To read more about Pam’s research, see The Effects of Continuous Goal-Setting on Persistence in a Math Classroom on the National Center on Adult Learning and Literacy website.
Math Murder Mystery
Another activity that I do at the start of each course is a game in which students are given 26 clues and they work in small groups to solve a mystery. It is called the Math Murder Mystery and, like the board game Clue, the students have to identify who the murderer is, the time of death, the murder weapon, the motive, etc. After they share their solution and defend their decision, we then discuss what this has to do with problem solving. There is actually some math involved, but it is mostly designed to get students talking with one another and comfortable in the class. Building a community helps students ask questions because the questions can come from the group rather than a single person.
I do hands-on Labs that I would describe as more like inquiry-based learning. Instead of saying, “A base raised to a zero power is…” students come up with the rules. I ask them, “What did you notice? Why do you think this happens?” See the worksheet for this lab. I try to think of some kind of a hands-on application for each main concept I cover. We do about one lab a week, which means a total of 10 or 11 labs per course. The labs take time, but the whole staff says, at the end, that it was worth the time. Students say that the labs really helped them understand the math. Sometimes in Algebra Part B the math is more abstract and it’s harder to develop a lab. Working with graphing calculators gives you that same effect because students can just try different numbers and see the results.
No matter what the level of math, I have students do Journaling in all my classes. In their journals, students reflect on their learning process, developing their critical thinking. The students really work hard on the journals and I find they are especially difficult for non-native English-speakers. To help with the journals, I developed a rubric [Word] of what I want them to write, but they don’t have to follow it exactly. Sometimes I give students a sample of an exemplary journal. Although it is time consuming to respond to every journal, I am constantly giving and receiving feedback.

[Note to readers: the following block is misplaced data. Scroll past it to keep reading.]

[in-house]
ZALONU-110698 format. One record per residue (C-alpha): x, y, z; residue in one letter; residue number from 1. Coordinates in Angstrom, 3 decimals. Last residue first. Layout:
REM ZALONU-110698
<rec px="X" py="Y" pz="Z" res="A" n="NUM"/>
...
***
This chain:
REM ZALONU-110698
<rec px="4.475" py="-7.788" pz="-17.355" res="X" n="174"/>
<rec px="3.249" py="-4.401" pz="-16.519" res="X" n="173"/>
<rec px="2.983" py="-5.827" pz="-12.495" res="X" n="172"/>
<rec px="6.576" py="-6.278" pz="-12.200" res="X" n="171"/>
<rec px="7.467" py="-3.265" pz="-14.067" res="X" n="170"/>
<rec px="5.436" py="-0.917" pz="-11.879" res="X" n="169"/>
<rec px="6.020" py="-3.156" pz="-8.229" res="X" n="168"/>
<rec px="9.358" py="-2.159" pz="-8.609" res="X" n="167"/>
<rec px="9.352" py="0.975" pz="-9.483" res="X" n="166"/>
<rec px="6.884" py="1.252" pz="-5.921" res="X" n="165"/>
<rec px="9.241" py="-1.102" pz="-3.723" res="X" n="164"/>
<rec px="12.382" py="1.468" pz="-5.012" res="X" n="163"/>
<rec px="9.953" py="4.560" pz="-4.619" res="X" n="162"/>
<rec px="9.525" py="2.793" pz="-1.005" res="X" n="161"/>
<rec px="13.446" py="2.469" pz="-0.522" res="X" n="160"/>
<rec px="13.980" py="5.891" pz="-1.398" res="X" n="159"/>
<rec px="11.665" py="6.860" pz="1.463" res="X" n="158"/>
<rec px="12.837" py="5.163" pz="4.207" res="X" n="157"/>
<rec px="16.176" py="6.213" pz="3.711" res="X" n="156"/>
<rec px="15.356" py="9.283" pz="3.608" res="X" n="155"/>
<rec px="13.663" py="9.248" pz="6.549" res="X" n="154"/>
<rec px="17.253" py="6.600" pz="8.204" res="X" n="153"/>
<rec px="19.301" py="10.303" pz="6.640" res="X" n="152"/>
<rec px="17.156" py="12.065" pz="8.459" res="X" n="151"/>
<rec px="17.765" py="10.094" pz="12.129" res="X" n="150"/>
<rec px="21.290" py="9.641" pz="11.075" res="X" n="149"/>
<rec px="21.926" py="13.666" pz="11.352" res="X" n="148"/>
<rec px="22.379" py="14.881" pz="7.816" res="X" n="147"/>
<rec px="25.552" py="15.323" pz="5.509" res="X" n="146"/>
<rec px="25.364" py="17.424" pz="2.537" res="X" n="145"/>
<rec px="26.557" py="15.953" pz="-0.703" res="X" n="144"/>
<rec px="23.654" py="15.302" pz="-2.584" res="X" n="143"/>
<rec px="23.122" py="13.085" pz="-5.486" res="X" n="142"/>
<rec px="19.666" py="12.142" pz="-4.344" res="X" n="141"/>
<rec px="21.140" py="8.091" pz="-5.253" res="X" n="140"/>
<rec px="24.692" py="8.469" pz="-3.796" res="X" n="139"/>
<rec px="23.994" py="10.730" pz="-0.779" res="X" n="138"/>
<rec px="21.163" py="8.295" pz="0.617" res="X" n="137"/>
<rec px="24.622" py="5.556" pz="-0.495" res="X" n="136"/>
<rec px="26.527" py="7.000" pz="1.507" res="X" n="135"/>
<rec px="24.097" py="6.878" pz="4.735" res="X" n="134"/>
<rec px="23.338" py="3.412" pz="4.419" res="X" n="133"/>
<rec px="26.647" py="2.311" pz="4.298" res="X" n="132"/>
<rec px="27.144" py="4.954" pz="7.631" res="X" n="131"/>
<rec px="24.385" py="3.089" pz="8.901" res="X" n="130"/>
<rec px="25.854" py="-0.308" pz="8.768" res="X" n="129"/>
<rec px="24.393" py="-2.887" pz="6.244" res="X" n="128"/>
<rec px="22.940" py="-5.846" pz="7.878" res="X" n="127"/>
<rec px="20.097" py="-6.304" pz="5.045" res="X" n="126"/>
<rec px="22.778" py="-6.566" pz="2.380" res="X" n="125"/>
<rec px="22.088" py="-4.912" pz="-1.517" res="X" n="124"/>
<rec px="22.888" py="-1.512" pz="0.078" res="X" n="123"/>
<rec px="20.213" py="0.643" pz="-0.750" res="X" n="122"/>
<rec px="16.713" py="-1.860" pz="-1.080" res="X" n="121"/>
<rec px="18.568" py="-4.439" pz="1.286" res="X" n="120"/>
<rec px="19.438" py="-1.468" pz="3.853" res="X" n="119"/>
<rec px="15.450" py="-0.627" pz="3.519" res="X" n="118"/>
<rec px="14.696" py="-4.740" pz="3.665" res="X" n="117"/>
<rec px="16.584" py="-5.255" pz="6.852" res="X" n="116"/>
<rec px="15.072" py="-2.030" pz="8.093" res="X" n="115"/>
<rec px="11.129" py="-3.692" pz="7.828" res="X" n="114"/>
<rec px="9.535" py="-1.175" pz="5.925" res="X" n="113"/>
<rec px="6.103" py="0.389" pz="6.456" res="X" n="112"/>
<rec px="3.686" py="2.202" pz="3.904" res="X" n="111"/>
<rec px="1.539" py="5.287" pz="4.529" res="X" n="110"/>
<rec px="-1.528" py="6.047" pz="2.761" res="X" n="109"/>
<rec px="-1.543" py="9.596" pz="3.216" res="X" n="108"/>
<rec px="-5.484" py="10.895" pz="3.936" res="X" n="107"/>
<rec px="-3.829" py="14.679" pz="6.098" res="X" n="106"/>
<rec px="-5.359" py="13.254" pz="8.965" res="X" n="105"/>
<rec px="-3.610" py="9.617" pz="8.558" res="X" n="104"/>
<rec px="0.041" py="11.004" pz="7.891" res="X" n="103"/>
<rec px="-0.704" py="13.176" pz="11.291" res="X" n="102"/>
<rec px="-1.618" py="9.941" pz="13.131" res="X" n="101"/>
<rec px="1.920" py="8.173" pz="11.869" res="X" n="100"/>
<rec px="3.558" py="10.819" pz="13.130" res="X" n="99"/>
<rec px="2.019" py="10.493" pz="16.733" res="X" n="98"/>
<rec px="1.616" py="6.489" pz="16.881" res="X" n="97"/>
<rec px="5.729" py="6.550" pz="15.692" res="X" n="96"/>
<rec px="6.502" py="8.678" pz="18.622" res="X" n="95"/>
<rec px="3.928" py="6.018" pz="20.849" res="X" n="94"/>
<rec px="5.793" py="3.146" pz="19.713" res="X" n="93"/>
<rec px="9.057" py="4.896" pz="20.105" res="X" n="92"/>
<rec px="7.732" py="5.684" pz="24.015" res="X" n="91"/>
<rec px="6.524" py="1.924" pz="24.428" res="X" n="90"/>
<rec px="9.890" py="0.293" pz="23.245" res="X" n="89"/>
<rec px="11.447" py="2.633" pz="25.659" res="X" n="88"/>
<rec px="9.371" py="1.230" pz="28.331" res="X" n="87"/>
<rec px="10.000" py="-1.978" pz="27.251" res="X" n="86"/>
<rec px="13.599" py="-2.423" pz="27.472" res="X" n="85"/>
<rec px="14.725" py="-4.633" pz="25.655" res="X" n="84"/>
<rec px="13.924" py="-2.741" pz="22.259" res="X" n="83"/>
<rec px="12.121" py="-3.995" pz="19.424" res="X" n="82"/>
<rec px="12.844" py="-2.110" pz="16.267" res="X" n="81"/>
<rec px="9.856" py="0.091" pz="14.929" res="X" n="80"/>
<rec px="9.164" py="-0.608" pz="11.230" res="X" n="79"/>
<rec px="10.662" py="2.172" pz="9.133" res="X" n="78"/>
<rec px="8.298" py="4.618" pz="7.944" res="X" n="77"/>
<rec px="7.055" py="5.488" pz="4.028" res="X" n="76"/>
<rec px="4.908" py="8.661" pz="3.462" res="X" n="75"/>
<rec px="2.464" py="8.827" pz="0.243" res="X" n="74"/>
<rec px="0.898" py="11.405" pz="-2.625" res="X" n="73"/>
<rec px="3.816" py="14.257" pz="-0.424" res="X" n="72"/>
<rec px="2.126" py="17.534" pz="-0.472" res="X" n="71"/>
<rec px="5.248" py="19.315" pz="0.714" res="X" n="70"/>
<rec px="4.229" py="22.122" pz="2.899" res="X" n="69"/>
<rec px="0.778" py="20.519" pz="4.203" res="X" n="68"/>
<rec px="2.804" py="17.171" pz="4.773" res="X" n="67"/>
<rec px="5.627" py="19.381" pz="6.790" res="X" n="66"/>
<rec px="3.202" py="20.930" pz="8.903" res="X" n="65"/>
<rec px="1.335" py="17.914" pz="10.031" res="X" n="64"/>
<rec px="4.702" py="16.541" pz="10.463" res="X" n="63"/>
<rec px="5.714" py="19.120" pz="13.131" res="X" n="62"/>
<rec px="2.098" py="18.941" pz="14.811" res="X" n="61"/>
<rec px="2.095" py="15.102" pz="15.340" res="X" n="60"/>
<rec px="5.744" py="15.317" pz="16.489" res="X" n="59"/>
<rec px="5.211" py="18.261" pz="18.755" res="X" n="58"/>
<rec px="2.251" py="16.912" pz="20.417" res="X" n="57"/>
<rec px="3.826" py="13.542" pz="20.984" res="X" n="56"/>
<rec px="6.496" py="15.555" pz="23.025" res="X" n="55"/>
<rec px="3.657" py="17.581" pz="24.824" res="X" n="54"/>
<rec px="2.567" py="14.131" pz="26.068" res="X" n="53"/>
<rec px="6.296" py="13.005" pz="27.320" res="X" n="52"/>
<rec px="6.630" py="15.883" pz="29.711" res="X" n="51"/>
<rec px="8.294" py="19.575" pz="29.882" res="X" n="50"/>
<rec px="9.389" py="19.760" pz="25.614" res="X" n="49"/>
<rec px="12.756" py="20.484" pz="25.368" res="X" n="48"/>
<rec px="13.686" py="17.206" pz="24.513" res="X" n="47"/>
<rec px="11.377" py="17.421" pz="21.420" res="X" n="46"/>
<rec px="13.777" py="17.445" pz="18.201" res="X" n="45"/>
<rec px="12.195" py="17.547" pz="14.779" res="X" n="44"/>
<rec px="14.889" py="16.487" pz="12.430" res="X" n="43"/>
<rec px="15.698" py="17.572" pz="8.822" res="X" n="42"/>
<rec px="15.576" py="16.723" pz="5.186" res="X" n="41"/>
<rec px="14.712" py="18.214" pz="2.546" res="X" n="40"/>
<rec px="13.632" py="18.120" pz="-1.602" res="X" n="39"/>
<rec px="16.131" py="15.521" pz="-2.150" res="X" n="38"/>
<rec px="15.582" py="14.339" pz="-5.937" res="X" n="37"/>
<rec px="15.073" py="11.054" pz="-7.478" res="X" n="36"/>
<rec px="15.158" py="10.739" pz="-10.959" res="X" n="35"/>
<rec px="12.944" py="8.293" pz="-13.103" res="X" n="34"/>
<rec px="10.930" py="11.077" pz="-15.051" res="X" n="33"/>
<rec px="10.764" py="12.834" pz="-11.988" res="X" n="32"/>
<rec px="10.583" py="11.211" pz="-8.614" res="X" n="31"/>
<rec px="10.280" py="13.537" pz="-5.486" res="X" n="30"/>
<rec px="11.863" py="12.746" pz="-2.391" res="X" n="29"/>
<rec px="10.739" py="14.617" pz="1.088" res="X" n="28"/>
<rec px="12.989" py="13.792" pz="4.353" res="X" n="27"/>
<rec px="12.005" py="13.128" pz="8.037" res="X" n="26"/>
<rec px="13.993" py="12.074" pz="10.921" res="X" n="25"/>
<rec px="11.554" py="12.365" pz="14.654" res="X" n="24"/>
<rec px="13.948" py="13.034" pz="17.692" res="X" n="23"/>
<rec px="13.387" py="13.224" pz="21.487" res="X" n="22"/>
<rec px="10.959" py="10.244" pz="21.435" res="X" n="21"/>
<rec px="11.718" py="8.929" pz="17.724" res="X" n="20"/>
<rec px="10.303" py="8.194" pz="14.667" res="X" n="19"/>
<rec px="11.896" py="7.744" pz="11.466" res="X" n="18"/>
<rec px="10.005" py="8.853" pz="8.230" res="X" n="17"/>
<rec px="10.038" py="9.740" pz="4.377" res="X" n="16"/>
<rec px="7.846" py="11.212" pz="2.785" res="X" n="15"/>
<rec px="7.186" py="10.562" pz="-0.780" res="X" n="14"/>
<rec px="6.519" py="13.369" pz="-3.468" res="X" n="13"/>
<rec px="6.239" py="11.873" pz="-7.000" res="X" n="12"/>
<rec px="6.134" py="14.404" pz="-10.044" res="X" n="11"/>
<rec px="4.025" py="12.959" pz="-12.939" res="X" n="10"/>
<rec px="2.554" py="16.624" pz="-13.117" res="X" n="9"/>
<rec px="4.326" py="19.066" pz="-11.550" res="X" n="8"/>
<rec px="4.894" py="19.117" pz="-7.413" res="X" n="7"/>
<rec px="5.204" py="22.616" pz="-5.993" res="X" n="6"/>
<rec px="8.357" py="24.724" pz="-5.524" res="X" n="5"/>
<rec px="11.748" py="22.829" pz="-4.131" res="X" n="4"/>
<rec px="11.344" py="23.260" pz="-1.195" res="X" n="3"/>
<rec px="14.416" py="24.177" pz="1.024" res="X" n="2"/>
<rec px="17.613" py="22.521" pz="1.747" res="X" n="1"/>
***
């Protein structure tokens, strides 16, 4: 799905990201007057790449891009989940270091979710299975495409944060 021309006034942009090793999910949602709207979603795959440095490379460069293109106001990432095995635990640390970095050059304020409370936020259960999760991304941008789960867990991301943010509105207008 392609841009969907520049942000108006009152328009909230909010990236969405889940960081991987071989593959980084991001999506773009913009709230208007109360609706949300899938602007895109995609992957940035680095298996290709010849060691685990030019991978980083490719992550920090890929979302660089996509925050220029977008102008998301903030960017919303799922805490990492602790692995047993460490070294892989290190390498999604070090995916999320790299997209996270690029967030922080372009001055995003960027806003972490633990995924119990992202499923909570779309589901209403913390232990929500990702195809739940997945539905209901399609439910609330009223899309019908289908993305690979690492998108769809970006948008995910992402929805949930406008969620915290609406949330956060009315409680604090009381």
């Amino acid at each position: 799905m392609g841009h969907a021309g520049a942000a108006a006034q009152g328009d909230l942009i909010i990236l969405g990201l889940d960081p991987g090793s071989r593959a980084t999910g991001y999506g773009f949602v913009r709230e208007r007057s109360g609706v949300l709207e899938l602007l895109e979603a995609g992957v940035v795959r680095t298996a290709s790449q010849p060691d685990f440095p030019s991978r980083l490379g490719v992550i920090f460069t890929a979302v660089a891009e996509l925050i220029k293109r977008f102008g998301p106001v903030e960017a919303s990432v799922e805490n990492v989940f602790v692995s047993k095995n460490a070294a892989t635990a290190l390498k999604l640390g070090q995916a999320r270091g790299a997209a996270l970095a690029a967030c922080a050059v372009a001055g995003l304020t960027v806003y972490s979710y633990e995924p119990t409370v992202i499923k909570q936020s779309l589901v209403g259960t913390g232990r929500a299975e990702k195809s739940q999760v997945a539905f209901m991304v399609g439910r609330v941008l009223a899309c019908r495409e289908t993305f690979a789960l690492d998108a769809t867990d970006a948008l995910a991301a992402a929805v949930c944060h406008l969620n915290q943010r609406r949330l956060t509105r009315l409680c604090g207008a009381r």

The journal has four parts. I start with a question that has to do with a specific concept.
- Explain (or compare, etc.) the specific concept.
- Give an example of the concept.
- Connect or apply the concept to real life.
- Write one or two sentences about how the class is going for you.
After students write an explanation of the concept, I have students give an example so I know they understand the concept. The connection to real life is harder. Sometimes it can be more of an abstraction than an application. For example, one student explained that the number line reminded her of playing the piano—the right hand was the positive integers and the left hand was the negative integers. I use the information from my students’ Learning Styles Inventory, which I keep on an Excel spreadsheet, so I can point out in my response just how their learning styles are reflected in their journals. The students feel that I have taken the time to really focus on who they are as learners.
Quizzes, Tests, and the Final Exam
I give quizzes once a week. The quizzes are scaled so that the lowest grade is a “D.” I tell students, “No one is going to fail a quiz.”
Students have three or four take-home tests because I just don’t have two hours of class time to dedicate to each test. I was very worried in the beginning, but students know they are in school to learn and copying has not been a problem.
The final exam is given in class because they do have to have that experience, too. The final is untimed (as is the college placement test) so that students have a chance to show what they know. If students are in Algebra Part B, they take the computer-based college placement test, the ACCUPLACER, which we are allowed to administer at PAE.
Evolution of the Practice
Over time, the strategies I use have changed and the work keeps evolving. For example, the whole idea of the labs changed from an informal activity to something formal. A recent change is the introduction of graphing calculators. We teach students to use them so they are prepared for college. Traditional students have been using graphing calculators through four years of high school. Lastly, the ACCUPLACER has changed what I teach. For example, I make sure students practice problems with fractions because it is an area on the ACCUPLACER that tends to trip up adult students.